A charming fictional chaos theorist once posited, in the world-famous Jurassic Park saga, that “life finds a way.” And in this case, life might be finding a way by imitating art, as a dinosaur embryo has been found inside a fossilized egg.
Researchers at Yingliang Group acquired the fossilized egg in 2000 and put it in storage for a decade, suspecting it contains egg fossils. Upon further examination, they discovered an embryo was found hidden within, which they named “Baby Yingliang.”
“Museum staff identified them as dinosaur eggs and saw some bones on the broken cross section of one of the eggs,” Lida Xing of China University of Geosciences, Beijing, explained in a news release.
The embryo is believed to be that of the oviraptorosaurs, a feathered maniraptoran dinosaur from the Cretaceous Period that is part of the theropod group and is known for its short, beaked, parrot-like skull.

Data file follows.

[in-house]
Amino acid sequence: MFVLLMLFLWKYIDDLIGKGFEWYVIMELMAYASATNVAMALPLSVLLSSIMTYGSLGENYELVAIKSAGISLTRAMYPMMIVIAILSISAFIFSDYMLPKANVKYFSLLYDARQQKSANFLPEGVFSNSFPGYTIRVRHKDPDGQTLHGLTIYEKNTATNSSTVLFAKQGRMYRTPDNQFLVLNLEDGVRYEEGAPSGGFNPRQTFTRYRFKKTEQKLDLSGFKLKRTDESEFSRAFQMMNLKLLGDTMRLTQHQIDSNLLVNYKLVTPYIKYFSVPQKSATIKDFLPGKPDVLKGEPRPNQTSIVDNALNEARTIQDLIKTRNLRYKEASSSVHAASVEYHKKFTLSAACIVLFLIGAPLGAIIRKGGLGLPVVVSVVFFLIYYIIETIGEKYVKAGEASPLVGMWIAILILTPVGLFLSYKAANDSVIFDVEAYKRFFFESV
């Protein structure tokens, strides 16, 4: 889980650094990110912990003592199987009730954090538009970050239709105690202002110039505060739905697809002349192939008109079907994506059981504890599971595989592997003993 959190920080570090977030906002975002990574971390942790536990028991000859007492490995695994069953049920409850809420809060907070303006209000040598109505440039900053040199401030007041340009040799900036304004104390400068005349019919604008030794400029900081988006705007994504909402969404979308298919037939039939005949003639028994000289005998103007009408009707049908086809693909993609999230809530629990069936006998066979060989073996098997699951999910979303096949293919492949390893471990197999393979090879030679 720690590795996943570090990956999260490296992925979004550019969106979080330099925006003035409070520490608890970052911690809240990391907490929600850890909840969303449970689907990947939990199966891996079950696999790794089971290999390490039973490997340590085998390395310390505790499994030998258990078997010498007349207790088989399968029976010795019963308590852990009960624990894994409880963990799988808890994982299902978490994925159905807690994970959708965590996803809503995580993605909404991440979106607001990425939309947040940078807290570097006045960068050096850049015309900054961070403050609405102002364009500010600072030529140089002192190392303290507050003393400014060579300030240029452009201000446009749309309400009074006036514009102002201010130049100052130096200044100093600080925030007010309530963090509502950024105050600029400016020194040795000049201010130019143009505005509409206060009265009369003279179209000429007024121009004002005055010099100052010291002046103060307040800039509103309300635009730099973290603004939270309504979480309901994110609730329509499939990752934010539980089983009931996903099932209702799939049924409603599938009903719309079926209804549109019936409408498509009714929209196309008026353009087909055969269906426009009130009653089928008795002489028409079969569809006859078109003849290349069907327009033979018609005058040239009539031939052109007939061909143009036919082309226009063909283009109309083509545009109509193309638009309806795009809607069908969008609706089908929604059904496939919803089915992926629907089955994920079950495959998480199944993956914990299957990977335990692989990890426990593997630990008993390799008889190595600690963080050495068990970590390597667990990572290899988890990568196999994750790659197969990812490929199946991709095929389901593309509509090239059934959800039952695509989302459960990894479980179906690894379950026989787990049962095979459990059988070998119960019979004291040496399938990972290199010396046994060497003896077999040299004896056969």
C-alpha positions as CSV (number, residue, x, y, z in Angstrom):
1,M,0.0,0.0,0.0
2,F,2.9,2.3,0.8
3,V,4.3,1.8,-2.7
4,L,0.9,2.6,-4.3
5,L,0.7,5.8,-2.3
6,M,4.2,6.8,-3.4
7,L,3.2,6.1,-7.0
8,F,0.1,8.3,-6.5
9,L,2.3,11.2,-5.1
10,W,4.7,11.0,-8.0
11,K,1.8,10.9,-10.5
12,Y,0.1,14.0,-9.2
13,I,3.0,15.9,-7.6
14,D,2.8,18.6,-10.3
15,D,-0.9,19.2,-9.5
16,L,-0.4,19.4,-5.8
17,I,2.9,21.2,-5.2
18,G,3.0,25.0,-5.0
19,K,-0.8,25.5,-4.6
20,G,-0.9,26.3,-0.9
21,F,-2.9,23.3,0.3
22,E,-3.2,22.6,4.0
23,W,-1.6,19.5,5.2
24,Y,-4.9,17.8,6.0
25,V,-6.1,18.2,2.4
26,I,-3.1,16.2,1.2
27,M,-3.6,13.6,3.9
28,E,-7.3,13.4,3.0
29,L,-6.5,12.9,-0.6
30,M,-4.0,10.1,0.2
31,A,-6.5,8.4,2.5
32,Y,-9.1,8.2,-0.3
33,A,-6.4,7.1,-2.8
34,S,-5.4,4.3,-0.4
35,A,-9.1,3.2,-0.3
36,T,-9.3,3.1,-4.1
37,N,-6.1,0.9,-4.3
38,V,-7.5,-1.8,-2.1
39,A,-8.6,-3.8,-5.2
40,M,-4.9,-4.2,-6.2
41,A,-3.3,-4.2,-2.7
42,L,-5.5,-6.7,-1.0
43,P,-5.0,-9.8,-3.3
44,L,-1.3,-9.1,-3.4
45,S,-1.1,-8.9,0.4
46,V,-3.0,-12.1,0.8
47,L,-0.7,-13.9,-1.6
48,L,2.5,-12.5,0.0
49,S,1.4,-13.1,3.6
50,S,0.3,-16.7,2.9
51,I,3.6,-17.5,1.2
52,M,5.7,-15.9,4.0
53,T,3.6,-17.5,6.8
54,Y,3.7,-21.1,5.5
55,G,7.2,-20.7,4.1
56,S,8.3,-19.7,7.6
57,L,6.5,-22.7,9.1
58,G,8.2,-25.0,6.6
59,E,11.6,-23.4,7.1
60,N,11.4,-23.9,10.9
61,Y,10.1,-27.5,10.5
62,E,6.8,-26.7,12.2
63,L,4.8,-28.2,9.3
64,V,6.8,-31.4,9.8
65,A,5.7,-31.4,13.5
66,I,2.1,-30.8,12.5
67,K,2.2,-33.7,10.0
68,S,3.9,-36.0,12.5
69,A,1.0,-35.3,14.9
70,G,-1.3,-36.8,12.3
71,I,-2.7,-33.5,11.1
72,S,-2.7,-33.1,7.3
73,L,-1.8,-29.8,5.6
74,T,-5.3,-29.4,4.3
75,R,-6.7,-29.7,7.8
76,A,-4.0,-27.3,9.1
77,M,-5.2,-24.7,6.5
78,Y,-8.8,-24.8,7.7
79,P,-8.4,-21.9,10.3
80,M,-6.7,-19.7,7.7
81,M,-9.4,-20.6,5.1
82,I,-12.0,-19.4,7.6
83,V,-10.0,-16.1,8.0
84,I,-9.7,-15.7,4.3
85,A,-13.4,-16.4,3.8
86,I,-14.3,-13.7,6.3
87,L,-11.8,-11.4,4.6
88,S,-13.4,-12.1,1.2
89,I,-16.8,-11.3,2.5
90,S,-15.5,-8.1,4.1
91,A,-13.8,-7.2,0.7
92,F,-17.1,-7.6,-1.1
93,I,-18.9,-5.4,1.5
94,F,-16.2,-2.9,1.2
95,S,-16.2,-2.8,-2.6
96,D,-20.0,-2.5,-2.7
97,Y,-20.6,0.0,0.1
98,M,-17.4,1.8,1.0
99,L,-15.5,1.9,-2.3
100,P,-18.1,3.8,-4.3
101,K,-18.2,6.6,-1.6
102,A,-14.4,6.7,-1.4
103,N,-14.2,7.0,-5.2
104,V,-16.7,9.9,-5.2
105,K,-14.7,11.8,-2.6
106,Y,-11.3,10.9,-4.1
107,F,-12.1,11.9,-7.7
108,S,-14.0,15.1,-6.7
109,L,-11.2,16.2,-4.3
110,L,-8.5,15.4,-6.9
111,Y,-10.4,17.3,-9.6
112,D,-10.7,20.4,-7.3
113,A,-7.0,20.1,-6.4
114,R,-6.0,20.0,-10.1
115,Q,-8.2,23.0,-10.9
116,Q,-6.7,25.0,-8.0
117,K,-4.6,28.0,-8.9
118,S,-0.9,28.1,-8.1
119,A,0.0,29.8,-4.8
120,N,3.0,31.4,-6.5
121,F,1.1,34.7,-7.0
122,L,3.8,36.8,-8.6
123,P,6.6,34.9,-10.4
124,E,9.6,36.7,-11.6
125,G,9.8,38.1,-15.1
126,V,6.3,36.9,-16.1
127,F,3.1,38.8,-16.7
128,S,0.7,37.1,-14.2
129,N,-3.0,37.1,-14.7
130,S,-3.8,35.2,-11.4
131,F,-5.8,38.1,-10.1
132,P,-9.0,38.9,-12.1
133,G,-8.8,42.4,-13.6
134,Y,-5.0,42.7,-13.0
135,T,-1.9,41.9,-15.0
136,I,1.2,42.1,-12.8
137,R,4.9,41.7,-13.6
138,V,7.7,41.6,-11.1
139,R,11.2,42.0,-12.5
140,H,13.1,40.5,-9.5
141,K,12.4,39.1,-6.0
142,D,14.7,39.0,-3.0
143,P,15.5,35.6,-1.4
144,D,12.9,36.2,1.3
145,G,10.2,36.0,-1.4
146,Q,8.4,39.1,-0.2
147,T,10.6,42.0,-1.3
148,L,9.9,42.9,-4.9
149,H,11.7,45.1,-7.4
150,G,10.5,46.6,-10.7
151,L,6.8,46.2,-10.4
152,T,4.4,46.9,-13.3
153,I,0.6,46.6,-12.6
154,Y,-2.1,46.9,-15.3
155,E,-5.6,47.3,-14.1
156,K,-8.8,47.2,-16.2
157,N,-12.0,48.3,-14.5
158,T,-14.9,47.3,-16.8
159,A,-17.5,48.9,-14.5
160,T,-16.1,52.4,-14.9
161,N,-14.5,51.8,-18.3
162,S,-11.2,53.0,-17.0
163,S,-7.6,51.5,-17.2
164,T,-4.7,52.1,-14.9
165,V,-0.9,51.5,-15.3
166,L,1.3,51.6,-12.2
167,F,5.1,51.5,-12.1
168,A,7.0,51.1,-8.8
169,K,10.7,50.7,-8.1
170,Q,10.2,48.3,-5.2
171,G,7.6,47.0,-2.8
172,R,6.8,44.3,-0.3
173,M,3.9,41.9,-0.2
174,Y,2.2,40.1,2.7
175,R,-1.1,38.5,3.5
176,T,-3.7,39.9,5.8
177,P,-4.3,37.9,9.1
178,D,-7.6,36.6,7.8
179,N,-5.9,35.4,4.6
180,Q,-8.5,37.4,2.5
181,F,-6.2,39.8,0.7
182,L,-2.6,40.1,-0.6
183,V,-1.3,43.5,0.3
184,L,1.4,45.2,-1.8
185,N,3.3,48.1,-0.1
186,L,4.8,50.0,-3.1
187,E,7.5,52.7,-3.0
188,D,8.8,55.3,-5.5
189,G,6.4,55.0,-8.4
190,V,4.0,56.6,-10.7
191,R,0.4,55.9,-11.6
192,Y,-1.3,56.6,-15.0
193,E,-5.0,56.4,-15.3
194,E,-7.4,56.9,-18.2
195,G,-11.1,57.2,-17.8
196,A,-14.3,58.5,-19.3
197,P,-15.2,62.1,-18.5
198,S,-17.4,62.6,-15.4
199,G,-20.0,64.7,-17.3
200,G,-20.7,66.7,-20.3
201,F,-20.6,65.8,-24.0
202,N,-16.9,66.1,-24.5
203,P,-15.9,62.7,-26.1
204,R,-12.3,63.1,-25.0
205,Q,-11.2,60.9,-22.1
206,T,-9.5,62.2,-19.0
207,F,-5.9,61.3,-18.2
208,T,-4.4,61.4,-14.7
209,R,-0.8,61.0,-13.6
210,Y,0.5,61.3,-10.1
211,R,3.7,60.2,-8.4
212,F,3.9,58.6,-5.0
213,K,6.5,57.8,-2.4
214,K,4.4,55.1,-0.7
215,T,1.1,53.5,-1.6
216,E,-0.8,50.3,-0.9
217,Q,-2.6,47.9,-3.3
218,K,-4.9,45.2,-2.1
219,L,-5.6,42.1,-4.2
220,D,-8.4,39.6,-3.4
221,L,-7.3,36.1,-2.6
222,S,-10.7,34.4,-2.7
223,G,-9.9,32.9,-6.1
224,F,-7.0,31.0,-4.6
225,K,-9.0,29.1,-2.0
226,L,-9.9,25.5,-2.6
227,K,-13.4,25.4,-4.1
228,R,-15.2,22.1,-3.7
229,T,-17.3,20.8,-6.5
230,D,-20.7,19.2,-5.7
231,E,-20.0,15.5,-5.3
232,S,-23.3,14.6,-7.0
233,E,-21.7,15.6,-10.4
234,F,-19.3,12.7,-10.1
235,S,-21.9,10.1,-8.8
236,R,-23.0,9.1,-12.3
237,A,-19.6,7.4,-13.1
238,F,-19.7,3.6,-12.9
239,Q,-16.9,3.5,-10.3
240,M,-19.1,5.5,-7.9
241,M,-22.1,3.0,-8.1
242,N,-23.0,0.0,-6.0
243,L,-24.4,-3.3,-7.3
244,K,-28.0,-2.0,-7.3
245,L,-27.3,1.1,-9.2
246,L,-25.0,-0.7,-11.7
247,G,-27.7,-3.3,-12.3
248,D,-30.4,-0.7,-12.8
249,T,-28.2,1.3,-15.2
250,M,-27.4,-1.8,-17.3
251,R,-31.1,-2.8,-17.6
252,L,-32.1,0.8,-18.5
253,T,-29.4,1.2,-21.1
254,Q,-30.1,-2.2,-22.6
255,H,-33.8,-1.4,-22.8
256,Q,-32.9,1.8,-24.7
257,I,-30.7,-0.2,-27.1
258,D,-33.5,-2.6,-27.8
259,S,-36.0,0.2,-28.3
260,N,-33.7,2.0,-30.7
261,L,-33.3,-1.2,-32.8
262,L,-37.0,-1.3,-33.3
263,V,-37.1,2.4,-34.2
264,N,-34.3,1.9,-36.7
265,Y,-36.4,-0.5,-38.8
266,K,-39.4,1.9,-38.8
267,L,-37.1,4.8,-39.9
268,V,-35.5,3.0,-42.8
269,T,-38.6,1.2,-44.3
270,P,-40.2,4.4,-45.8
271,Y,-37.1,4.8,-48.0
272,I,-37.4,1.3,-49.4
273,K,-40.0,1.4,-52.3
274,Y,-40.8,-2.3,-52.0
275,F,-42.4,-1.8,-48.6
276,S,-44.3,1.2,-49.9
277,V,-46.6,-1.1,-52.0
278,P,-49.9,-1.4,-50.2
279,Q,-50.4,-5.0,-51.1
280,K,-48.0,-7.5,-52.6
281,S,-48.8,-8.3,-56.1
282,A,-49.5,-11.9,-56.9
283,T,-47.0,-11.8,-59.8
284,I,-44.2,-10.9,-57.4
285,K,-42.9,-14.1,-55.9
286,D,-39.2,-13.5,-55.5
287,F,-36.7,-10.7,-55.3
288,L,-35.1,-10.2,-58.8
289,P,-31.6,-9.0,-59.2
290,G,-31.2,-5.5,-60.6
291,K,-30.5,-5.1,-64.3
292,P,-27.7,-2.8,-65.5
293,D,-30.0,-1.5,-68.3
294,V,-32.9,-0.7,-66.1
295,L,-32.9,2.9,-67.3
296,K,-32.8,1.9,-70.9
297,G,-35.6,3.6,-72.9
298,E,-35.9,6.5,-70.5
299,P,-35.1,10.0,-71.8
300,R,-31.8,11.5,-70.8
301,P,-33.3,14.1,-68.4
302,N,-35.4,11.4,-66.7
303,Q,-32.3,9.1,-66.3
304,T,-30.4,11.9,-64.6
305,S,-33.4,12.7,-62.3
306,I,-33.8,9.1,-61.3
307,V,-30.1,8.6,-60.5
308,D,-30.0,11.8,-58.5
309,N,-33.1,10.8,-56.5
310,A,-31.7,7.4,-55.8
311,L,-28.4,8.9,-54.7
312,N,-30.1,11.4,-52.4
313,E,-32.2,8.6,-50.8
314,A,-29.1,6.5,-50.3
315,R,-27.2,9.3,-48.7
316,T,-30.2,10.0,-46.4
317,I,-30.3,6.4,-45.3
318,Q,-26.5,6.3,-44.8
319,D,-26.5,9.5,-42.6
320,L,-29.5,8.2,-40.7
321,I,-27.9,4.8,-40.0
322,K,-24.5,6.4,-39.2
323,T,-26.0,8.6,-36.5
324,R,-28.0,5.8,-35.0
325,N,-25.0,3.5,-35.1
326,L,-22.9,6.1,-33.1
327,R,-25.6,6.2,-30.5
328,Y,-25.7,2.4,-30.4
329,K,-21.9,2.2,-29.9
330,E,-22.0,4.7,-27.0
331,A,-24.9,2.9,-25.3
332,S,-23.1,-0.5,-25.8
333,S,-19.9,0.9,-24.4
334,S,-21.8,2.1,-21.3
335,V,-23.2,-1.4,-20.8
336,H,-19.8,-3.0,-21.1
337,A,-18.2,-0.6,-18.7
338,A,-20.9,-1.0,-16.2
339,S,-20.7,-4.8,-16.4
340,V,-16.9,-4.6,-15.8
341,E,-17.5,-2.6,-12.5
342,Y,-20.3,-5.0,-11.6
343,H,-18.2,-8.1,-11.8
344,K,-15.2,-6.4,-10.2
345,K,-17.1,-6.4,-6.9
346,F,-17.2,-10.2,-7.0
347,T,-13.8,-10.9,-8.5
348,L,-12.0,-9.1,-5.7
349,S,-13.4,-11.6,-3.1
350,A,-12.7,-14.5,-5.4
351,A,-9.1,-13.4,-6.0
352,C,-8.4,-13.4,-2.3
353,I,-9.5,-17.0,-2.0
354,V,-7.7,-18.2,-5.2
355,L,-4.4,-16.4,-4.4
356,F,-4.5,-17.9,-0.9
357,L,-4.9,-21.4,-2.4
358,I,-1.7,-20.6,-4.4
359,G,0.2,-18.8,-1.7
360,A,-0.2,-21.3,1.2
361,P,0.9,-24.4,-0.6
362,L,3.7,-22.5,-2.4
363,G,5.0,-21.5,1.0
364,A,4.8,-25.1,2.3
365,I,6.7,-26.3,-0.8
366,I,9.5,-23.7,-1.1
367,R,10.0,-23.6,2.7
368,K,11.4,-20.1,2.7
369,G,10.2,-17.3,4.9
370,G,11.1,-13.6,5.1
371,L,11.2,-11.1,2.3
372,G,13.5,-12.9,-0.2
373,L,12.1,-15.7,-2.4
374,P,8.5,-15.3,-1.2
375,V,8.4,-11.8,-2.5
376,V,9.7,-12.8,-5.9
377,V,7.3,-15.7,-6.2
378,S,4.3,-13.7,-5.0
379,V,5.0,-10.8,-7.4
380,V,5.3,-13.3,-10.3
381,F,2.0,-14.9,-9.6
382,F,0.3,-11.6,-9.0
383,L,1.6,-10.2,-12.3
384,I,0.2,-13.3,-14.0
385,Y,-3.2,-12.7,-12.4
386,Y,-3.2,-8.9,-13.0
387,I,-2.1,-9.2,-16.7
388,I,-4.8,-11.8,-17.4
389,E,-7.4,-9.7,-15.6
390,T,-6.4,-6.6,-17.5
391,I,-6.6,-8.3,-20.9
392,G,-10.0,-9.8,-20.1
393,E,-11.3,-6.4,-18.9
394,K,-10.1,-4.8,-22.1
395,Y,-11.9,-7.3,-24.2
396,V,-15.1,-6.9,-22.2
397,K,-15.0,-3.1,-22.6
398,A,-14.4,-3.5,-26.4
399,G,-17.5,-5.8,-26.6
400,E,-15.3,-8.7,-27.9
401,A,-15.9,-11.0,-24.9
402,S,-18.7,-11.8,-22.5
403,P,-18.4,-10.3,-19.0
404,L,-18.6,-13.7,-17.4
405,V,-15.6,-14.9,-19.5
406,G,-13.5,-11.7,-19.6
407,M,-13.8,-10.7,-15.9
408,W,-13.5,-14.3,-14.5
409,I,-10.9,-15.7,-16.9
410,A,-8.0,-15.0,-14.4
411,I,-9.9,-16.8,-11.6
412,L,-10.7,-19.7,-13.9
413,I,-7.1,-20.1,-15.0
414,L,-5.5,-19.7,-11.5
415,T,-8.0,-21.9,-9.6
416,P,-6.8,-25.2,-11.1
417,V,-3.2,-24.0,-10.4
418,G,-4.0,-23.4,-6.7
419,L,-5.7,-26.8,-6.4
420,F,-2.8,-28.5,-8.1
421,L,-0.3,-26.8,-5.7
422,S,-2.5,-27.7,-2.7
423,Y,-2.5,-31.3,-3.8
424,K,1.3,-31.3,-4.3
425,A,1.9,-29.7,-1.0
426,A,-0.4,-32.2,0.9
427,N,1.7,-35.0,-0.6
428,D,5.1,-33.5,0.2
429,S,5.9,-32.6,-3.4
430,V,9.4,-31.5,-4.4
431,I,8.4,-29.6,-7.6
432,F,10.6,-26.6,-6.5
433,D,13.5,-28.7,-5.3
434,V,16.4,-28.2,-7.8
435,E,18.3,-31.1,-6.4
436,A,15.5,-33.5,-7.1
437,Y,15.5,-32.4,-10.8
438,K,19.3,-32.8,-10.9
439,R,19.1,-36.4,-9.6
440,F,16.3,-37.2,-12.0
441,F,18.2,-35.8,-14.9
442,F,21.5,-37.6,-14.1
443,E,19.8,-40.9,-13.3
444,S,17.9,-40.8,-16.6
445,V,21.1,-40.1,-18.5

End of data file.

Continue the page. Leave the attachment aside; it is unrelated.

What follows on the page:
Researchers will continue to image its internal anatomy, as some of its body parts are still covered in rocks. Waisum Maof the University of Birmingham, U.K. said that the researchers were “surprised” to find that the embryo was “lying in a bird-like posture” in the egg, as that had been considered unique to birds.
All of this can only mean one thing: We’ll be getting to visit a real-life Jurassic Park soon, right? Sadly, that is not the case. While this embryo is a rare find, it will likely only be useful in regards to research, rather than being the building blocks of bringing dinosaurs into the modern world via an amusement park.
Though, honestly, that might be a blessing because if every single Jurassic Park movie has taught us anything, it’s that humans and dinosaurs simply do not mix. And any attempt to try and mix the two species typically results in at least a handful of humans being eaten.